As Nick gets carried away with the drawn-out details of his confession, the novel becomes freighted with irrelevancies. We are shown a “snowdrop” at the beginning and so read on to discover its significance to the novel as a whole. Along the way Nick foreshadows his imminent fall from grace by drip-feeding us dark premonitions and dangling suggestive lures: “I hadn’t done anything to be ashamed of, had I? Anything you could hold against me? Not really. Not yet.” The constant reminder that there is more back-story—“Looking back” is a common sentence-starter—after a while grows grating. When will we be propelled forward? But before anything dramatic materializes there is layer upon layer of padding to get through, mostly in the form of endless, meaningless sightseeing. Nick’s mother comes to visit and he shows her around St. Petersburg, but we learn nothing new about the city or the plot; in another side-trip, this time to Odessa (“a sort of cross between Tenerife and Palermo”), Nick does glean something valuable from Masha’s enigmatic life but, frustratingly, lacks the guts to question her and offer us clarity. Both sections, together with the excessive traipsing around the capital, are insightful in their own way, but seldom rise above being superfluous travelogues. Snowdrops is crippled by reportage, feeling in places like the author is determined to cut and paste every Russian experience into the narrative. We yearn for him to cut to the chase, but when he finally does, the punch he tries to pack is too telegraphed to knock us out.
Snowdrops is curious for being a thriller that isn’t thrilling, a slow-burn of a novel that nevertheless urges us to turn the pages. The corpse on the first page helps, but giving credit where it is due, so too does Miller’s prose, punctuated with those little nuggets of Moscow idiom and in-the-know fact. The novel’s inclusion on the 2011 Booker Prize short-list surprised many, prompting the judges to explain that their main criterion was “readability” over literary showmanship. (It is easy to imagine it appealing to the chair of the judging panel, former Director General of MI5 turned thriller writer Stella Rimington.) And Snowdrops is immensely readable. Whether that is a suitable requisite for winning a major literary prize belongs to a different discussion, but Miller deserves praise for the masterful way he has Nick build himself up, realize his own weaknesses, and then knock himself down.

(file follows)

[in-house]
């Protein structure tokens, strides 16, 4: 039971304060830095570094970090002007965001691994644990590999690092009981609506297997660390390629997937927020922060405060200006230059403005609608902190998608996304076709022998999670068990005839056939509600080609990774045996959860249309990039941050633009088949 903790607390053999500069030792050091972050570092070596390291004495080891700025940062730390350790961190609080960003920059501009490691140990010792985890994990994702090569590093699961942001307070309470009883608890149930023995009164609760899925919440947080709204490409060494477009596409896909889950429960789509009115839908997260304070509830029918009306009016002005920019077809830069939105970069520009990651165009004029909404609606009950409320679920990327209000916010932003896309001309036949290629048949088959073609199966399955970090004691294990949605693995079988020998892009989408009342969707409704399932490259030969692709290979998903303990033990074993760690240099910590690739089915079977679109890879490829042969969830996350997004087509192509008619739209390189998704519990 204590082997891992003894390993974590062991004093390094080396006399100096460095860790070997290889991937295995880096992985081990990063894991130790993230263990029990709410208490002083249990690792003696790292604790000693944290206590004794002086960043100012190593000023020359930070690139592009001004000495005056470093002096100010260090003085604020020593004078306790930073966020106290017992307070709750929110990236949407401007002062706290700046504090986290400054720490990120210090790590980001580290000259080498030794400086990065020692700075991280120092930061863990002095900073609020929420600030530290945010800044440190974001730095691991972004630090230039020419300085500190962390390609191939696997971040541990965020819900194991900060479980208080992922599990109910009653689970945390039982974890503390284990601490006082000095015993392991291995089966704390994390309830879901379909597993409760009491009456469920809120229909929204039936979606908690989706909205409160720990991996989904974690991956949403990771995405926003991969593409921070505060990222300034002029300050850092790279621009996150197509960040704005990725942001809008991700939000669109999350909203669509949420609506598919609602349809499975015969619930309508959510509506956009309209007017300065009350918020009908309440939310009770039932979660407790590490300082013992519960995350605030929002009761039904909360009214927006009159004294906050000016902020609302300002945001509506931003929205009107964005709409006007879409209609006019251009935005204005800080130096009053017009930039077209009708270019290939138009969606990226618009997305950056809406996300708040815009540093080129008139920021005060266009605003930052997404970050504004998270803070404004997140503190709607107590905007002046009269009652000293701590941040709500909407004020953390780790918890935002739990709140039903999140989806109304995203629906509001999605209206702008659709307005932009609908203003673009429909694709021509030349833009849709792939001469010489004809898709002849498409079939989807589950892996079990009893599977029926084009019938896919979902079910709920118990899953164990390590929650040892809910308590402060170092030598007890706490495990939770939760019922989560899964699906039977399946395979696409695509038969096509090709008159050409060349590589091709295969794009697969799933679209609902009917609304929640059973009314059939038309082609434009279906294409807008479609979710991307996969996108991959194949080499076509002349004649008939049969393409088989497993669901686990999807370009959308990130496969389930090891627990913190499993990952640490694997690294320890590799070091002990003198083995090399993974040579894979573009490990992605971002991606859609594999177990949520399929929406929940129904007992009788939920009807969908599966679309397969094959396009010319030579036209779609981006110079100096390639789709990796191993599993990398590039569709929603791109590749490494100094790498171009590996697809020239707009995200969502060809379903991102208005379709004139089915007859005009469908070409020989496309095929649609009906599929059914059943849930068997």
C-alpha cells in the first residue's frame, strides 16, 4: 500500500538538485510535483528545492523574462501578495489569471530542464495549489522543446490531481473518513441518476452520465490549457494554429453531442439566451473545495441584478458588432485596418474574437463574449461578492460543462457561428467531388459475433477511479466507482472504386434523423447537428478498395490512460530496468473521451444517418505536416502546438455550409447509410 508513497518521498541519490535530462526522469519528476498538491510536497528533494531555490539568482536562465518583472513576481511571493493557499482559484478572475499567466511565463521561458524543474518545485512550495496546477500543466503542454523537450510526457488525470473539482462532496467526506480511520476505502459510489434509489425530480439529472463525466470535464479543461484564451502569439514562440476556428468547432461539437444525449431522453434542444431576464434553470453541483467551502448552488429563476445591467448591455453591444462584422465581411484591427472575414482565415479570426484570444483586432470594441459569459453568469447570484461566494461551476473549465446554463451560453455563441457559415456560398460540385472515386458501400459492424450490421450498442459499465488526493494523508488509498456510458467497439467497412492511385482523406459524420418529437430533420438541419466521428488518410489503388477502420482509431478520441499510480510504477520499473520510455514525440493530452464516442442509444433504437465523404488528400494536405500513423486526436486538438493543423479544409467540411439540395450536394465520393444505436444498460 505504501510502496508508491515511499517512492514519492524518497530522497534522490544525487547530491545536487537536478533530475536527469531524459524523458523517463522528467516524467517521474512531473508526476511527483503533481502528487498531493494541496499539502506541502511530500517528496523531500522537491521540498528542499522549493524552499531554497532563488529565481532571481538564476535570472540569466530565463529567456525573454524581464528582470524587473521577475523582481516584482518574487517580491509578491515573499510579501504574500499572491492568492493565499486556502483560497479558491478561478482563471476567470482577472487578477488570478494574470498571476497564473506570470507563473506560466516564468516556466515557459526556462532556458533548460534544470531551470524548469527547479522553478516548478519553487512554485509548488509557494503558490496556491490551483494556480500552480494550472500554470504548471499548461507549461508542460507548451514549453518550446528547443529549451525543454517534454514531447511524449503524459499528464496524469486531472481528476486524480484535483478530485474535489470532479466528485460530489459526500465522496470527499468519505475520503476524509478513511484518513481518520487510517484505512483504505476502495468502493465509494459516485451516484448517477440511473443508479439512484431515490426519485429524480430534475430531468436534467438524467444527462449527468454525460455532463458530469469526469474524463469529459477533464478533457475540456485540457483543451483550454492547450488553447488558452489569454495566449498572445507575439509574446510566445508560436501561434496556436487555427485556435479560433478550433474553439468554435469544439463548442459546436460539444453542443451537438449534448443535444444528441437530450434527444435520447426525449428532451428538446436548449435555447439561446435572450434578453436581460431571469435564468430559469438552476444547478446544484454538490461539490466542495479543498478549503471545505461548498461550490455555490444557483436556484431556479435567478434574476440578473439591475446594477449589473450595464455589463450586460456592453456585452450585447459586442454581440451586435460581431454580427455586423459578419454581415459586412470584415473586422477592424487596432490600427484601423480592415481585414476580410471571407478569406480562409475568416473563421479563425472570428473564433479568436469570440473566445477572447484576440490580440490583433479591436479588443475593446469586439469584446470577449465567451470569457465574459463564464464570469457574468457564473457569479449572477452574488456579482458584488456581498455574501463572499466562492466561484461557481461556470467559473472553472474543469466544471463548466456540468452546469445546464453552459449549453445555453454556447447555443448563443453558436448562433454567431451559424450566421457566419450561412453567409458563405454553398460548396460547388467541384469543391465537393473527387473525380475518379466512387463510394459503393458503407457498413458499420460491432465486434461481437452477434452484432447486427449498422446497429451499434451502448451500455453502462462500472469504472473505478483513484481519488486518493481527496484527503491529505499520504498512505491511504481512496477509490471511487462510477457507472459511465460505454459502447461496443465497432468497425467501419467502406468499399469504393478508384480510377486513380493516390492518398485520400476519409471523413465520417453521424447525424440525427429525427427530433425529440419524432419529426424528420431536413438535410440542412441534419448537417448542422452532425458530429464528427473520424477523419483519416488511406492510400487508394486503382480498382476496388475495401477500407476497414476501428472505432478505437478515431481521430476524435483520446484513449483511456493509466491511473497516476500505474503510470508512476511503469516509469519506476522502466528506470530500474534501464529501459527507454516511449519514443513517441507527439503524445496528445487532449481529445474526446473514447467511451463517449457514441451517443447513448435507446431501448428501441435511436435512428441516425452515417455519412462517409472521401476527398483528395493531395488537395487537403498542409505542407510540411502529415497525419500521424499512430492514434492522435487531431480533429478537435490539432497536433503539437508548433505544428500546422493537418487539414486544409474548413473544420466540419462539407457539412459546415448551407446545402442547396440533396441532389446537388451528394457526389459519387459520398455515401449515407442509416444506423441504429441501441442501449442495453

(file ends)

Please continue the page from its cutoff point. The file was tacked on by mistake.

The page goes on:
“Depicting his moral decline—which is what the book is ultimately about—through his voice was tough,” Miller told The Guardian. “But I think the hardest part of any extended piece of writing is sustaining the morale of the author.” Snowdrops sounds like a hard-won battle, but for all its flaws we should be grateful that the author could keep his morale up long enough to chart his protagonist’s moral fall.